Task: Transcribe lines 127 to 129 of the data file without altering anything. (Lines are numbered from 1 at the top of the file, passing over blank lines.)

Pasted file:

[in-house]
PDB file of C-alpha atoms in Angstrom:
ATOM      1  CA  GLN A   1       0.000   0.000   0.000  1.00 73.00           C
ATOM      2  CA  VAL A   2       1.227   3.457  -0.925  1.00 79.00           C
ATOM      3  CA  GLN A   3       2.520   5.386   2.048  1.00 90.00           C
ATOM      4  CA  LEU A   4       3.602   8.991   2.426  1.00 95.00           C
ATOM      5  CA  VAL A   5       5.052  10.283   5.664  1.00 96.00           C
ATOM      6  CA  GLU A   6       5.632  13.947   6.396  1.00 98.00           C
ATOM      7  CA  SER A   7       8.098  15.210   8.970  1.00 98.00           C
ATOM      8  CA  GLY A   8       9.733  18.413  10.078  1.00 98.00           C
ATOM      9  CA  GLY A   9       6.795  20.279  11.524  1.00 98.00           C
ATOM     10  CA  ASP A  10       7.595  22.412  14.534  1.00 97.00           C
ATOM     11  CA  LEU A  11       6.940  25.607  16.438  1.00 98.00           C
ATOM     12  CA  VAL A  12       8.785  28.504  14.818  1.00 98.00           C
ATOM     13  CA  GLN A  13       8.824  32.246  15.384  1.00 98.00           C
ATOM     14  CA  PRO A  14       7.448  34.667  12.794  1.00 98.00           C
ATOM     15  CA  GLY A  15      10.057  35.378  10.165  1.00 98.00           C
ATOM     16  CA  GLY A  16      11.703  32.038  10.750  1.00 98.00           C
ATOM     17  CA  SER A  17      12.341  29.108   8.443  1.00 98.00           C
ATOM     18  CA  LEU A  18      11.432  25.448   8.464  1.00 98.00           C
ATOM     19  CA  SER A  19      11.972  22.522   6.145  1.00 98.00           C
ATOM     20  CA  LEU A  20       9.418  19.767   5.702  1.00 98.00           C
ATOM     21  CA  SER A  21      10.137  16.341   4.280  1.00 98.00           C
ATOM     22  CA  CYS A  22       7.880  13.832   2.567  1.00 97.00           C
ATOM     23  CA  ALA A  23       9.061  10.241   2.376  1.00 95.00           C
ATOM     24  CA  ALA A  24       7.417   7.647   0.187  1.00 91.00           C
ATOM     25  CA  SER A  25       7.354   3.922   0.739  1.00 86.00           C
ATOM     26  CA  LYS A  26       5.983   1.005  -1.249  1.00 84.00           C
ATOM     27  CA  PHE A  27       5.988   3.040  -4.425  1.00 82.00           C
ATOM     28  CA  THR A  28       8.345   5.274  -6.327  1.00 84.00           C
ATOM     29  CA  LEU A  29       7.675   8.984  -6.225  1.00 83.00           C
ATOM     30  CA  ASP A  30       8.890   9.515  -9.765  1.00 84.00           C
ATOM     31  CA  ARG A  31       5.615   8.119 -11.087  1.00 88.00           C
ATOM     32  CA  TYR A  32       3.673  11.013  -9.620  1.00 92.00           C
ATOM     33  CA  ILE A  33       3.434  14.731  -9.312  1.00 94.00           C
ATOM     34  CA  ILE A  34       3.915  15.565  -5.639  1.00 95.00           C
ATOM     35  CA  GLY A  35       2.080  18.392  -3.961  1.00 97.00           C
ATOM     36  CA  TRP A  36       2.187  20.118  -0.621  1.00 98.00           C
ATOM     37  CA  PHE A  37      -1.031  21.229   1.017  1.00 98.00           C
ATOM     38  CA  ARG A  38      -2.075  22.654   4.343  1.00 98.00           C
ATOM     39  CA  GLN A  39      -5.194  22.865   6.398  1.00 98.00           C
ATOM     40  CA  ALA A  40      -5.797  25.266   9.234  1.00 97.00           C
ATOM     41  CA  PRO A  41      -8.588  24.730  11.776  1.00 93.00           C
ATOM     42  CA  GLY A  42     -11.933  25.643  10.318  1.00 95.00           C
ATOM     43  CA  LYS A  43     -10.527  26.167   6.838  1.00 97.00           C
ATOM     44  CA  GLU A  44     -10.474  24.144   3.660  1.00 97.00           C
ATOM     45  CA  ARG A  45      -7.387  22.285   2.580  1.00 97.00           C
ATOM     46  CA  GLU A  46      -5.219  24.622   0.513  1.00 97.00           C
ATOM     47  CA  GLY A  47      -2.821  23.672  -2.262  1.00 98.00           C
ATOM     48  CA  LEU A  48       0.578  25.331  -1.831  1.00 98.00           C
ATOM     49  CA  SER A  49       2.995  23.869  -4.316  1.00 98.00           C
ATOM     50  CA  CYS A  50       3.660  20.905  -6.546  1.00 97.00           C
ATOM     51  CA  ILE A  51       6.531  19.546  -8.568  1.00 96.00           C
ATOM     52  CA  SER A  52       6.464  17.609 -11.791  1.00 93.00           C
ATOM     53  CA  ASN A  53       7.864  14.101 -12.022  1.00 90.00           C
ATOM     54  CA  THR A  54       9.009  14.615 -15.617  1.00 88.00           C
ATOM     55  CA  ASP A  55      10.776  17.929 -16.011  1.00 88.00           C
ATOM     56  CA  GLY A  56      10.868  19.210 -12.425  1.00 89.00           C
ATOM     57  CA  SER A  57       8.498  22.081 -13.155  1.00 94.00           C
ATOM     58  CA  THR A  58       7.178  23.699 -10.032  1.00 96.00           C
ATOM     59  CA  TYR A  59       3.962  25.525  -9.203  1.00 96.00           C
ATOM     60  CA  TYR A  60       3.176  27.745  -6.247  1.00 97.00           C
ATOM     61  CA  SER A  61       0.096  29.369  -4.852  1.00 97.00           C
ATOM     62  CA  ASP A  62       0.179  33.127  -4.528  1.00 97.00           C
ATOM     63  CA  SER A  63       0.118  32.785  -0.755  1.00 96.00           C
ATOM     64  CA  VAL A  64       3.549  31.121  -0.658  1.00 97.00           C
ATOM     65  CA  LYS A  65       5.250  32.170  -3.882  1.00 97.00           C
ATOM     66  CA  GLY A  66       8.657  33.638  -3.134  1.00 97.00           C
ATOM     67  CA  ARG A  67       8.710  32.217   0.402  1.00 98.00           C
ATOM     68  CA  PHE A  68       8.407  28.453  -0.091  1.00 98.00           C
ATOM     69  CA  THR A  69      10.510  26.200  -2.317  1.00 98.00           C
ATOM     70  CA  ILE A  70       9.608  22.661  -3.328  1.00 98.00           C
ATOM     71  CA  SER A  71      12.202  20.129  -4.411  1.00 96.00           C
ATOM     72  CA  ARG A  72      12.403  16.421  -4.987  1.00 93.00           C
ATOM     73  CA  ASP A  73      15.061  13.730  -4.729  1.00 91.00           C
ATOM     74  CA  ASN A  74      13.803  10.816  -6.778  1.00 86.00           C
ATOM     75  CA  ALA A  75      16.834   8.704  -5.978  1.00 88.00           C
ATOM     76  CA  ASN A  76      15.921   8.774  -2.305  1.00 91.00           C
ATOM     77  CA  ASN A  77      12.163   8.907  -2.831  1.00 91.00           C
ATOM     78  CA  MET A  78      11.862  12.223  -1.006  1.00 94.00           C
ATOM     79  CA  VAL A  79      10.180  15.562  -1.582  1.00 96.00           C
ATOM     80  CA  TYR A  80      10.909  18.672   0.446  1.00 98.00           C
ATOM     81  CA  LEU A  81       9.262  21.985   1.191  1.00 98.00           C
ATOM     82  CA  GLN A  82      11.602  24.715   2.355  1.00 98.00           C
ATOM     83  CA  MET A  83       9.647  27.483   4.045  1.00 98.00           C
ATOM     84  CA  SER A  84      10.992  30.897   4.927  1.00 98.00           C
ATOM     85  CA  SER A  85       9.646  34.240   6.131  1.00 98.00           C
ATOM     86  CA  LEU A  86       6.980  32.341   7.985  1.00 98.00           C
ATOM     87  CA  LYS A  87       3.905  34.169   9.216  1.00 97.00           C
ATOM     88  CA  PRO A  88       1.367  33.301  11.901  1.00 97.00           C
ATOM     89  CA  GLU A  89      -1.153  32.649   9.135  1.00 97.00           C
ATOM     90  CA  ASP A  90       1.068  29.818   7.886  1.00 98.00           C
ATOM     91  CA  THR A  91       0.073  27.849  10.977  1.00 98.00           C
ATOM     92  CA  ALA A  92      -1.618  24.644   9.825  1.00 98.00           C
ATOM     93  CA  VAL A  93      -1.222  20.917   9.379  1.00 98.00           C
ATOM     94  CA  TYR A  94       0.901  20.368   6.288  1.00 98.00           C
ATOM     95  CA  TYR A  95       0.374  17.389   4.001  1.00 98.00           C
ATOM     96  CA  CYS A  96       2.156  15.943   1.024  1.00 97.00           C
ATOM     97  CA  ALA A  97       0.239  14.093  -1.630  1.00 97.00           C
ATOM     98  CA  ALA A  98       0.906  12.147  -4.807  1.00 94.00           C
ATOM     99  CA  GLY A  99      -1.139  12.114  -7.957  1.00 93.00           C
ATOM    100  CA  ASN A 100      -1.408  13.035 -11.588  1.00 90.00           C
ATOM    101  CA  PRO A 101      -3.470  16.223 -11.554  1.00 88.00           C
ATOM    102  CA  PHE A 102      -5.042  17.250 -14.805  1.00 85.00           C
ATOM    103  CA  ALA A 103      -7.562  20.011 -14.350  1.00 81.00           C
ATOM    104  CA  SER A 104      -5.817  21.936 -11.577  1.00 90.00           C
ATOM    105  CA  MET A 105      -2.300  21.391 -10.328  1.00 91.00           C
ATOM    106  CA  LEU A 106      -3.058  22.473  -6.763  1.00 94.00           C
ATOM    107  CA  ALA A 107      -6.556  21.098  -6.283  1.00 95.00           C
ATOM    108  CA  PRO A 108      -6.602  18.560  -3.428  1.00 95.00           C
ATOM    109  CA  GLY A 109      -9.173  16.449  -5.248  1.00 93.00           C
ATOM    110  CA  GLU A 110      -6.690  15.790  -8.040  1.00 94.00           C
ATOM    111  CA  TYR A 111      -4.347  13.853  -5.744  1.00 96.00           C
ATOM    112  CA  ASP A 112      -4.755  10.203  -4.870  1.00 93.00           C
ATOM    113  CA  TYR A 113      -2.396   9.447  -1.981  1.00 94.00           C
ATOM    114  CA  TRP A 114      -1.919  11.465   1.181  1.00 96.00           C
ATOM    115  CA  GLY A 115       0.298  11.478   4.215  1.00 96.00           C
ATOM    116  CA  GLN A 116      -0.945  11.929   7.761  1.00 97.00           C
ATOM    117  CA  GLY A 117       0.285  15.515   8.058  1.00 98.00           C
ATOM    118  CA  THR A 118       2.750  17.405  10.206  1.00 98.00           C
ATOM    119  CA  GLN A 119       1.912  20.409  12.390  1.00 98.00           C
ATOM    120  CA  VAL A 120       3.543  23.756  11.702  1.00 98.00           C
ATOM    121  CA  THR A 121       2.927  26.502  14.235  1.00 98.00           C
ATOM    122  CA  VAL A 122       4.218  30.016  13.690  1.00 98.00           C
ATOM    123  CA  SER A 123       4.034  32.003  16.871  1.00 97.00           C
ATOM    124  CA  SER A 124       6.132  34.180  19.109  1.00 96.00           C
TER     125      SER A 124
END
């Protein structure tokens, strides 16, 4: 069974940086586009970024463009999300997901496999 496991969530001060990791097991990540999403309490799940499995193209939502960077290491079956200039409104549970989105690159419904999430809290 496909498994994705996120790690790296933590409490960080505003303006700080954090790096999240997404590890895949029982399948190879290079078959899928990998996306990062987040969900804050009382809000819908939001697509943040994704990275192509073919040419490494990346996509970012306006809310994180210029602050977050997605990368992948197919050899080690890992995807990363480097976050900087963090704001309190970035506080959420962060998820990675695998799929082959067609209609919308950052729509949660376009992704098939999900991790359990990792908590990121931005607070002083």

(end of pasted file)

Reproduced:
TER     125      SER A 124
END
């Protein structure tokens, strides 16, 4: 069974940086586009970024463009999300997901496999 496991969530001060990791097991990540999403309490799940499995193209939502960077290491079956200039409104549970989105690159419904999430809290 496909498994994705996120790690790296933590409490960080505003303006700080954090790096999240997404590890895949029982399948190879290079078959899928990998996306990062987040969900804050009382809000819908939001697509943040994704990275192509073919040419490494990346996509970012306006809310994180210029602050977050997605990368992948197919050899080690890992995807990363480097976050900087963090704001309190970035506080959420962060998820990675695998799929082959067609209609919308950052729509949660376009992704098939999900991790359990990792908590990121931005607070002083």